“Psychic Connection,” by Vera Arutyunyan

-by Brenda Haroutunian

I came to the United States all by myself with 27 dollars in my pocket and little understanding of English. Those barriers could have caused any individual to fall into difficult situations – Vera Arutyunyan

When I read the above sentence during an email conversation with Vera Arutyunyan, it was impossible for me to identify with her situation. Suppose for a moment that you needed to uproot, to move far from home, leaving behind everything familiar and dear.  Furthermore, you found refuge, but communicating in a foreign language was frustrating.  You had no family nearby and less than 30 dollars in your pocket. It’s inconceivable.  Many would be tempted to find a quick fix in a bottle or a pill.  Arutyunyan, however, relied upon her creativity when she immigrated to the United States from Yerevan, Armenia in 1991.

I found my way … through my art.  During that time … my passion for art was reborn.    

While in 1991, Arutyunyan struggled to adapt, in 2014, she enjoys extraordinary global success.  Her luminous painting has caught the attention of glossy cosmopolitan publications like Art in America and La Gazette Des Art. It has also appealed to impressively diverse audiences. Whether at The Carrousel du Louvre in Paris, The Korean Cultural Center in Seoul, or The Latino Museum in Los Angeles, audiences everywhere have shared a common fascination with Arutyunyan’s feeling-drenched painting.      

If you’re wondering how the artist became a global luminary, when once she was so profoundly vulnerable, you’re not alone.  When I wrote to her of my interest, the artist graciously agreed to answer my questions, and joked that who knew, maybe we were related. Arutyunyan and Haroutunian, my married name, is the same name spelled differently.  Her easy friendliness made me feel at home as I asked.  I discovered during our conversation that Vera Arutyunyan is a truly original artist, and a human being with enormous heart and soul.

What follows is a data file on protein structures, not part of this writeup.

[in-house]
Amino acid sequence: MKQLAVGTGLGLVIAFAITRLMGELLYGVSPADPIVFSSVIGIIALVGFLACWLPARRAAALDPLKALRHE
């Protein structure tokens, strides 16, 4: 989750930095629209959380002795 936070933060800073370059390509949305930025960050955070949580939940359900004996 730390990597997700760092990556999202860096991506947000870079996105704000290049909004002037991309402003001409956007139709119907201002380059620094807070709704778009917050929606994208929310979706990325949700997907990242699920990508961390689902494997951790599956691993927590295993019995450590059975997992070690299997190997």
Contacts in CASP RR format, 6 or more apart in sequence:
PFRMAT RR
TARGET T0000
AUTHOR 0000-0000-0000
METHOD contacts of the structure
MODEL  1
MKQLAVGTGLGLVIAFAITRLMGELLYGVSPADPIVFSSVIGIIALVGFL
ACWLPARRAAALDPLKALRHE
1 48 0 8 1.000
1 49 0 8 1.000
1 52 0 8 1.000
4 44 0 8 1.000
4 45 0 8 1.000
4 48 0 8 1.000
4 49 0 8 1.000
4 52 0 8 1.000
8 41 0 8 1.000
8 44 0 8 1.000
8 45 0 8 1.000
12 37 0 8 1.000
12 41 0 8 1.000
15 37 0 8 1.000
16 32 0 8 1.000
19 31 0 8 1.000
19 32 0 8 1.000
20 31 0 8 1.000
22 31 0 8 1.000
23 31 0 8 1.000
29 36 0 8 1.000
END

My colors can have a more powerful impact on the human soul than words.

Arutyunyan discovered her calling in the crucible of immigration.  The artist longed to give color and form to her feelings of alienation, rather than surrendering to despair. She went back to school, built on an engineering degree from Yerevan State University, and a creative gift recognized from childhood, to, in her own words, fly to places where my free spirit and spontaneity come alive.   Furthermore, as Arutyunyan’s feelings of alienation subsided, she found that she longed to give color and form to other, often spiritually charged, messages.

I stand in front of the canvas, turn my conscience off and plunge into my sub-conscience. From there all my energy pours onto the canvas through my hands. …  I feel like I become God’s messenger through creation in this world.

It’s fascinating to watch this artist switch off her conscious mind and slip into her own emotional and spiritual world.  For starters, she applies paint directly onto the canvas with her fingers. A pattern appears and color combusts.  Many of her compositions spin out into the viewer’s space, including them in the joy and love for life broadcast on canvas in glorious color and form.


"Holiday Season," by Vera Arutunyan
“Holiday Season,” by Vera Arutunyan


For me, viewing one of Arutyunyan’s blazing beauties creates an altered state of consciousness.  The response startles me much the same way that paintings by other Abstract Expressionist painters like Jackson Pollock, or Sam Francis, have caught me by the collar.  Standing in front of one of these surfaces, it seems that my brain switches off and I wander across the surface of the painting, lost.  Words interrupt and I shake my brain back into place.  Arutyunyan’s flaming colors and bold forms prompt swelling joy.

Yet, there are real differences between Vera Arutyunyan’s painting and those of iconic Abstract Expressionists like Jackson Pollock, and others who adhered to Clement Greenberg’s dictum that the two-dimensional surface was the subject of a painting.  Vera Arutyunyan’s subject matter is not tied to any dogmatic theory.

My all-time favorite artist is Van Gogh, who in one of his letters to his brother mentioned that there will be a time when a painter will only paint with their fingers, putting the paint directly on the canvas from the tube.  I think he was talking about me when he said that.

Arutyunyan, in contrast to the Abstract Expressionists, portrays immaterial subject matter, including, aspirational inner states.  In my mind, she said, I’m always surrounded by a play of colors. In this respect, her painting more closely resembles the early twentieth century Expressionists who represented interior states by freeing color from conservative tastes, and proprieties.  Beyond that, Arutyunyan seeks to represent, in her own words, the emotional resonance of all that surrounds me.  The artist’s color is grounded partly in a deeply personal reverence for nature.

Maybe Vera Arutyunyan is the artist that Van Gogh foresaw.  Like Van Gogh, she has soared past boundaries.  Her painting is not influenced by self-pity, alcohol, or narcissism.  Instead, it speaks for a pure spirit prevailing against the odds.